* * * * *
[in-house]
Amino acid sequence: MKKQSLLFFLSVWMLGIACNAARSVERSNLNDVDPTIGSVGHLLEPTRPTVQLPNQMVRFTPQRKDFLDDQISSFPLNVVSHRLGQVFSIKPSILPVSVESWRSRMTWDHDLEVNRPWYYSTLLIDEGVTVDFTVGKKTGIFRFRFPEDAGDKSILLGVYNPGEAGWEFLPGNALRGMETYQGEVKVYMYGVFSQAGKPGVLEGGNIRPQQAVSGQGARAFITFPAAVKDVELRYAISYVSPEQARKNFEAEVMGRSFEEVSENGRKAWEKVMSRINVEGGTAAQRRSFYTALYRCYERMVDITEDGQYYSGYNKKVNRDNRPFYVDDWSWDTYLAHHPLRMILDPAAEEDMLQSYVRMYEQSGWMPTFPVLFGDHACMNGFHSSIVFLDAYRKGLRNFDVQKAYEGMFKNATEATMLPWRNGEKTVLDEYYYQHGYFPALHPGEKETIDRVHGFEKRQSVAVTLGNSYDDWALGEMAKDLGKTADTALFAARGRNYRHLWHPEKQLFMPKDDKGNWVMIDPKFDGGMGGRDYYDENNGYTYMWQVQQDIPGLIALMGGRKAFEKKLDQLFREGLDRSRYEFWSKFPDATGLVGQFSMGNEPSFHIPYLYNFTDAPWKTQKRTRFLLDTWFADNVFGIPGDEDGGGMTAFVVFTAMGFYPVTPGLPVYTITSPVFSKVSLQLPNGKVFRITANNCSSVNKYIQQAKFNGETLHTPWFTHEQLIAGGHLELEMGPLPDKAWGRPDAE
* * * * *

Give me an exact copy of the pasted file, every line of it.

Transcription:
[in-house]
Amino acid sequence: MKKQSLLFFLSVWMLGIACNAARSVERSNLNDVDPTIGSVGHLLEPTRPTVQLPNQMVRFTPQRKDFLDDQISSFPLNVVSHRLGQVFSIKPSILPVSVESWRSRMTWDHDLEVNRPWYYSTLLIDEGVTVDFTVGKKTGIFRFRFPEDAGDKSILLGVYNPGEAGWEFLPGNALRGMETYQGEVKVYMYGVFSQAGKPGVLEGGNIRPQQAVSGQGARAFITFPAAVKDVELRYAISYVSPEQARKNFEAEVMGRSFEEVSENGRKAWEKVMSRINVEGGTAAQRRSFYTALYRCYERMVDITEDGQYYSGYNKKVNRDNRPFYVDDWSWDTYLAHHPLRMILDPAAEEDMLQSYVRMYEQSGWMPTFPVLFGDHACMNGFHSSIVFLDAYRKGLRNFDVQKAYEGMFKNATEATMLPWRNGEKTVLDEYYYQHGYFPALHPGEKETIDRVHGFEKRQSVAVTLGNSYDDWALGEMAKDLGKTADTALFAARGRNYRHLWHPEKQLFMPKDDKGNWVMIDPKFDGGMGGRDYYDENNGYTYMWQVQQDIPGLIALMGGRKAFEKKLDQLFREGLDRSRYEFWSKFPDATGLVGQFSMGNEPSFHIPYLYNFTDAPWKTQKRTRFLLDTWFADNVFGIPGDEDGGGMTAFVVFTAMGFYPVTPGLPVYTITSPVFSKVSLQLPNGKVFRITANNCSSVNKYIQQAKFNGETLHTPWFTHEQLIAGGHLELEMGPLPDKAWGRPDAE